Barr, Ernest Henry Mackenzie (Mac)
Sergeant (Air Gunner)
No. 1796037, 158 Squadron, Royal Air Force Volunteer Reserve
Killed in action on Saturday 6 January 1945 (aged 21)
Durnbach War Cemetery, Bad Tolz, Bayern, Germany (Grave 5. D. 20)
Foyle College, Londonderry
Ernest Henry Mackenzie Barr, known as Mac, was a son of Ernest David and Eileen May Barr (nee Freel), of Beech-Erne, Londonderry and his death on active service was reported in the 5 October 1946 edition of the County Down Spectator. His uncle, J.H. Freel, and his aunt, Mrs Mackenzie, lived at 5 Somerset Avenue, Bangor. The story of his death was reported under the headline Father Finds Body Interred in Unknown Person’s Grave.
Ernest David Barr was a chemist with premises in William Street, Londonderry and, during the First World War, he served with the Royal Flying Corps.
Ernest David Barr and Eileen May Freel were married on 6 September 1922 in St. Macartin’s Church of Ireland Church, Enniskillen. Mac worked with his father before he joined the Royal Air Force Volunteer Reserve in 1943. At the time of his death on 6 January 1945 he was serving with 158 Squadron.
Following a ‘2,000 bomber raid’ on Frankfurt in Germany during the night of 6 January 1945 Sergeant Ernest Henry Mackenzie (Mac) Barr was reported missing over Hanau. Despite persistent enquiries, Mac’s father was unable to get definitive information as to his son’s fate so, after the war ended, he decided to go to Germany himself and pursue his investigations personally. In July 1946 he obtained permission to travel to Paris to interview the American authorities who controlled the zone in which his son had been reported missing. In September he travelled by train from Paris to Frankfurt (a 14-hour journey) and there he spoke to Red Cross personnel who provided motor transport, a driver and an interpreter.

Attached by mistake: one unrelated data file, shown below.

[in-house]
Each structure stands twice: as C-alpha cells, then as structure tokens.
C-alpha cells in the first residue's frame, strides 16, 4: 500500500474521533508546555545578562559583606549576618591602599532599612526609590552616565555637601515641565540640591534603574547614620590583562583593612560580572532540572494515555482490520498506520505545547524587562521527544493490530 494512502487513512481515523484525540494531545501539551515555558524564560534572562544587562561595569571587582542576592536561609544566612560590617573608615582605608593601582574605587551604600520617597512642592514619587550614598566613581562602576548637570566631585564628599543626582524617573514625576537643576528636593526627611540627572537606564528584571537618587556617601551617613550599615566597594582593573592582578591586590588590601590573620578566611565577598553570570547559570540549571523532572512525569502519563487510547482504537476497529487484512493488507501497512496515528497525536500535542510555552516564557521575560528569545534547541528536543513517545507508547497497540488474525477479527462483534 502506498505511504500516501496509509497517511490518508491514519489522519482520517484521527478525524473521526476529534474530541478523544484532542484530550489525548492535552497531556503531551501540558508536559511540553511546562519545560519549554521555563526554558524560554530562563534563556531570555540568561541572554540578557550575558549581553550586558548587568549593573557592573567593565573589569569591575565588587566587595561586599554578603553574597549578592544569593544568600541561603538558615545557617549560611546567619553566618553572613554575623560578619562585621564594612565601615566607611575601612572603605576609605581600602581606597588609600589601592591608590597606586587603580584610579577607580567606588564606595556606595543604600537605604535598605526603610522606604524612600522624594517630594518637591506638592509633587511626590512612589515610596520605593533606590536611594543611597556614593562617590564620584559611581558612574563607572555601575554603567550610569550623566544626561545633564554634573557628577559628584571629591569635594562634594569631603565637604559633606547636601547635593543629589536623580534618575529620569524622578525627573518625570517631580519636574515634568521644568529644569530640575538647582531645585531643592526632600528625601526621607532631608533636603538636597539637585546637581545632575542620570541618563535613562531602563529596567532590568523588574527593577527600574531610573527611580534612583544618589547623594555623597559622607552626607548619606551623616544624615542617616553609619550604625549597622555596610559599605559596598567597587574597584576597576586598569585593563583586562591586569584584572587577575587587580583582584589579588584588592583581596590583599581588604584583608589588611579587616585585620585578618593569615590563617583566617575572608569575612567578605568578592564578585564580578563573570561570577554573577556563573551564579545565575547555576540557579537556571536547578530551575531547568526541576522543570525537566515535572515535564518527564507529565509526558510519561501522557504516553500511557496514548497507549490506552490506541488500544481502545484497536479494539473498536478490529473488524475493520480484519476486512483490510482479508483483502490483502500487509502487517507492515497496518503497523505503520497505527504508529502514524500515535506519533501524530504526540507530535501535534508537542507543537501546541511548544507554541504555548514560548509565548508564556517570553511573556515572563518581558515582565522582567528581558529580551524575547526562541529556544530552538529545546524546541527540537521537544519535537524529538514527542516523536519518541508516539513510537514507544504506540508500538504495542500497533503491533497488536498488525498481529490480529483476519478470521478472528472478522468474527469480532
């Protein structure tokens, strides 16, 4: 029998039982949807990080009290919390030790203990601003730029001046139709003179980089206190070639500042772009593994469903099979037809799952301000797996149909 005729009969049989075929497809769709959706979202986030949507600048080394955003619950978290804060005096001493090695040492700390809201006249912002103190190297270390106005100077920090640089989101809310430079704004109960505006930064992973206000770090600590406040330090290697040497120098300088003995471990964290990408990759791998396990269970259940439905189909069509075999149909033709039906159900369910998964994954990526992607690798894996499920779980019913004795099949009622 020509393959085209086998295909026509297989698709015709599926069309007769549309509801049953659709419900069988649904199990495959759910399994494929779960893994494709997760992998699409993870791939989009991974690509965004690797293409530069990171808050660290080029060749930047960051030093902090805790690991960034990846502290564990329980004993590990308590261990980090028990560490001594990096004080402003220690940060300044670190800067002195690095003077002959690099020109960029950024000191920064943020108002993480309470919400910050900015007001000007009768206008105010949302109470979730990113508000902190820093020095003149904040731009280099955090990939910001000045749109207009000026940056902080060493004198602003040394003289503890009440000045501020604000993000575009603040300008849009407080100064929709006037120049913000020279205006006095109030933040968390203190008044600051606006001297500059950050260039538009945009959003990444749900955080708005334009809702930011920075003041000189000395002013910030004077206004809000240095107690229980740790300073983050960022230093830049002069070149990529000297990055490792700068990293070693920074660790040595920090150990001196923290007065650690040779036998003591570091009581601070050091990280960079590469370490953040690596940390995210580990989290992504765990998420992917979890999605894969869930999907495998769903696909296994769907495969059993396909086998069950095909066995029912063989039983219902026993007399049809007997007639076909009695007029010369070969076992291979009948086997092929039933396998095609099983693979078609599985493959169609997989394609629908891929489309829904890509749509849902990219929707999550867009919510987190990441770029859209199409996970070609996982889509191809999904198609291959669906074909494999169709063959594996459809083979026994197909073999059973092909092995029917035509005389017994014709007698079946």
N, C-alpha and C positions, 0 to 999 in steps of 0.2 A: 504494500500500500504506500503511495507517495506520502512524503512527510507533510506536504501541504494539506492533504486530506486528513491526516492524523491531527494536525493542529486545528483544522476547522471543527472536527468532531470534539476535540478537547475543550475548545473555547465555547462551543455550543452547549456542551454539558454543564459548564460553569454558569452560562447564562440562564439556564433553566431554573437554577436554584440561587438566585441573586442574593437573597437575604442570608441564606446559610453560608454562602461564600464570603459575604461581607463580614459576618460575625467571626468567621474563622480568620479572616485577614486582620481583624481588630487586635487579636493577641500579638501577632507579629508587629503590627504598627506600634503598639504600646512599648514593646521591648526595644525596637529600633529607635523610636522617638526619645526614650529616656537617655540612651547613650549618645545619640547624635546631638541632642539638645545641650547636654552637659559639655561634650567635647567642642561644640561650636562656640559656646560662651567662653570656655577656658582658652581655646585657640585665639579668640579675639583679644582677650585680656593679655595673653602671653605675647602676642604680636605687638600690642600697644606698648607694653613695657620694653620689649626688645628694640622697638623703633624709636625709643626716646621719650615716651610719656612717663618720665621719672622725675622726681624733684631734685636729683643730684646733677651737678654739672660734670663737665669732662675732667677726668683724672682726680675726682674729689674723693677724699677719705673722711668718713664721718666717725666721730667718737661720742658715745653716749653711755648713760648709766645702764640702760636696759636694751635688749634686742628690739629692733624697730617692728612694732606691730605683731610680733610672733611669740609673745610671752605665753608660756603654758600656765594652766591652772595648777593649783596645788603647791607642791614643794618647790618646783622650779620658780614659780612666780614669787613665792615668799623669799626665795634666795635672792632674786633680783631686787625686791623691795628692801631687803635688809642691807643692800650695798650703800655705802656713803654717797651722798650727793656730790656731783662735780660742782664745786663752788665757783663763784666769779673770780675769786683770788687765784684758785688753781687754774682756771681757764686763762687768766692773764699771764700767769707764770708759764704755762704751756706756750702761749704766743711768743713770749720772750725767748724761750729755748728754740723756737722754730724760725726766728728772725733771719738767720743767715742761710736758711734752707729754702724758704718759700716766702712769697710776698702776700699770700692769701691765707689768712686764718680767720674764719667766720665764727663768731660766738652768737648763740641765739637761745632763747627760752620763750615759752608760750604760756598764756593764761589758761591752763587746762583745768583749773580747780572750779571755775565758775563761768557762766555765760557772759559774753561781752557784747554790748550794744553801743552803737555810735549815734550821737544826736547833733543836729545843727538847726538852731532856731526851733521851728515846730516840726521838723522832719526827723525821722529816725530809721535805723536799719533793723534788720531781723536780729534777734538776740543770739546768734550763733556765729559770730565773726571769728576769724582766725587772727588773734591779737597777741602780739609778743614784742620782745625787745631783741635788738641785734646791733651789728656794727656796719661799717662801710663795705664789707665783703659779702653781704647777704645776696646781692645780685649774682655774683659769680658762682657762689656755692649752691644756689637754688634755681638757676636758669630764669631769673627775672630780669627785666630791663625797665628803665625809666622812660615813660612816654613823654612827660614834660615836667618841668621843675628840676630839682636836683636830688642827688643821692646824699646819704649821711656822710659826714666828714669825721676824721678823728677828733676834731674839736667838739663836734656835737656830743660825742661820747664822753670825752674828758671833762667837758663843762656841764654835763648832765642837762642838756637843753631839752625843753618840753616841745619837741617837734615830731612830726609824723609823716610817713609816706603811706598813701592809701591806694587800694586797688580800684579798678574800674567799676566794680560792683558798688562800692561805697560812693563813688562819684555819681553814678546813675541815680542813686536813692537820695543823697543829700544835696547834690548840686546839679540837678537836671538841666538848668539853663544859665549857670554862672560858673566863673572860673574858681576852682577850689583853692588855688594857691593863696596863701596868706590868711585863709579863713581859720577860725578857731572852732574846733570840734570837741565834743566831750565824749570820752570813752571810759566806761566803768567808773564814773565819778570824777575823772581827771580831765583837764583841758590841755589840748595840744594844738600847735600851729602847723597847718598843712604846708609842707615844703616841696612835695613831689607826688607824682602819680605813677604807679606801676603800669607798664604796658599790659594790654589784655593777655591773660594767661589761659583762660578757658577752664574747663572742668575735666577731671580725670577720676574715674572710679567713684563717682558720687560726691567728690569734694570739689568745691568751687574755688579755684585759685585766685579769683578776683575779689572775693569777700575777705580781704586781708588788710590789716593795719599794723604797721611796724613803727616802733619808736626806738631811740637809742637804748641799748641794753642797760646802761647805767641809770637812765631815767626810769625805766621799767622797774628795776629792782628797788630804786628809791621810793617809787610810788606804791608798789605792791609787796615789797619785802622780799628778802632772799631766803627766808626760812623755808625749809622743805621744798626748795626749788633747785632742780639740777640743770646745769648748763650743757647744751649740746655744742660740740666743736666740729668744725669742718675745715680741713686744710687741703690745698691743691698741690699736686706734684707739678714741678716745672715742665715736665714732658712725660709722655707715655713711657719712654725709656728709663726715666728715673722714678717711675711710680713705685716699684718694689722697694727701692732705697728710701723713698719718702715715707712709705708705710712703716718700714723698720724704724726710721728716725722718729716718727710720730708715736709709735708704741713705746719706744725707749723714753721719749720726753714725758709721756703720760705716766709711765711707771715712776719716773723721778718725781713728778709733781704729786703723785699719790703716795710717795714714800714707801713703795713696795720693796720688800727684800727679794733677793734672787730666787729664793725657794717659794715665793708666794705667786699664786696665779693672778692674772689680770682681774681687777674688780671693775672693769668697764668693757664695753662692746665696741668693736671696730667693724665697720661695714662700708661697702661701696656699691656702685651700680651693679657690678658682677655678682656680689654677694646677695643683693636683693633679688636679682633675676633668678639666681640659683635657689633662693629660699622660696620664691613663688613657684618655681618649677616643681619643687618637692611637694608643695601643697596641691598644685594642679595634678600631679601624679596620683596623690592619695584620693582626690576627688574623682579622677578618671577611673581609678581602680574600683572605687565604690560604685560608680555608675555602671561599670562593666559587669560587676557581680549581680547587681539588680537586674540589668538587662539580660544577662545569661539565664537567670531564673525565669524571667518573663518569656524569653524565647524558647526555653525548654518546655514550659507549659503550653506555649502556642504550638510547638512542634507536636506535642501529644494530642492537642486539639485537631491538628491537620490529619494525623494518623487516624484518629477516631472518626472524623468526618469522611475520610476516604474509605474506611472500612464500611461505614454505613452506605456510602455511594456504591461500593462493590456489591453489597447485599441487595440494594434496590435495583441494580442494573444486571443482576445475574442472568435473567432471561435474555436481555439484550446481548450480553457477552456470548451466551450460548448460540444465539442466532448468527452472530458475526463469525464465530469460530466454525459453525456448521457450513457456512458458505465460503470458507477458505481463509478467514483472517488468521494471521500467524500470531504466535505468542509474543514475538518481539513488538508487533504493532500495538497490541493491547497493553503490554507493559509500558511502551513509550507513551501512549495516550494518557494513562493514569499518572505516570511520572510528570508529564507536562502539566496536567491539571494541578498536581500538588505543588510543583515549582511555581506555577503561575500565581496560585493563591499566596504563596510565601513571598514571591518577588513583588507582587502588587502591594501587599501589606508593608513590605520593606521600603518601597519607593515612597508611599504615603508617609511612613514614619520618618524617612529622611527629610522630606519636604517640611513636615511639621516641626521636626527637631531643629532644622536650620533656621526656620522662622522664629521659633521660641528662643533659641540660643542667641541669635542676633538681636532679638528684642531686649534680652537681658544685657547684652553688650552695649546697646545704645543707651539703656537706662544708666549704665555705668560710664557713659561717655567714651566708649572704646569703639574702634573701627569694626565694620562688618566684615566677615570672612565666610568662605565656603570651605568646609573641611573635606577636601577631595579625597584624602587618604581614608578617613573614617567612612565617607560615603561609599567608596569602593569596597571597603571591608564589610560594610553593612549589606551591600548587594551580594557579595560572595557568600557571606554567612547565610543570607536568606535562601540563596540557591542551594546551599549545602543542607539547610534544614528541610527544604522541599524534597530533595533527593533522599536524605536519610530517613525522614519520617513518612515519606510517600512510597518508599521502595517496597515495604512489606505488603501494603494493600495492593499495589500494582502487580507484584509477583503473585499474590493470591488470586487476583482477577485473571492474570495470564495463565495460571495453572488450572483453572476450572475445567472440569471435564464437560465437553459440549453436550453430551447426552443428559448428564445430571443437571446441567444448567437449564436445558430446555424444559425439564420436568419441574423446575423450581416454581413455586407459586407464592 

For two days in Frankfurt Mac’s father tried without success to get information about the fate of his missing son. He moved on to Hanau and interviewed people who remembered the raid on 6 January 1945, but they could give him no information about the fate of his son. Then he travelled to Grossheim where he spoke to the Commandant and several people in a displaced person’s camp nearby. A young lady living in the camp remembered the night of the raid and the spot where an aircraft had crashed. She remembered that seven bodies had been recovered from the wreckage and, when she saw Mac’s photograph, she confirmed that he was one of the seven. Then Mac’s father returned to Hanau to speak to Herr Wenzel who was the Registrar of births and deaths for the district. He too recognised Mac’s picture and remembered that Mac’s identity disc had been missing so he was buried along with others in an unknown person’s grave. Herr Wenzel took Mac’s father to see the grave. Having located the grave Mac’s father obtained permission to have it opened and his son’s body exhumed. He identified his son by his hair, teeth and the shape of his head. Sergeant Ernest Henry Mackenzie Barr’s body was placed in a coffin and reinterred in Durnbach War Cemetery. There is an inscription on his CWGC headstone:
LOVING AND BELOVED IN LIFE;
IN DEATH SO TRULY NOBLE
The seven airmen were aboard a Handley Page Halifax Mark III aircraft (NR195) and the other six who died were:
- Flight Lieutenant John Julius Krefter (aged 29) (RAAF)
- Flying Officer Kenneth Roy Nerney (aged 19) (RAAF)
- Sgt Alexander Thomas Clyde (aged 34) from Woodford Bridge, Essex
- Flight Sergeant Leslie Gilbert Morgan (aged 22) from Enfield, Middlesex
- Sergeant James Gore (aged 23) from Knotty Ash, Liverpool
- Sgt Peter Samuel Cotterell (aged 21) from Broadway, Worcestershire
Sergeant Ernest Henry Mackenzie Barr (No. 1796037) was 21 years old when he died and he is commemorated in Foyle College, Londonderry.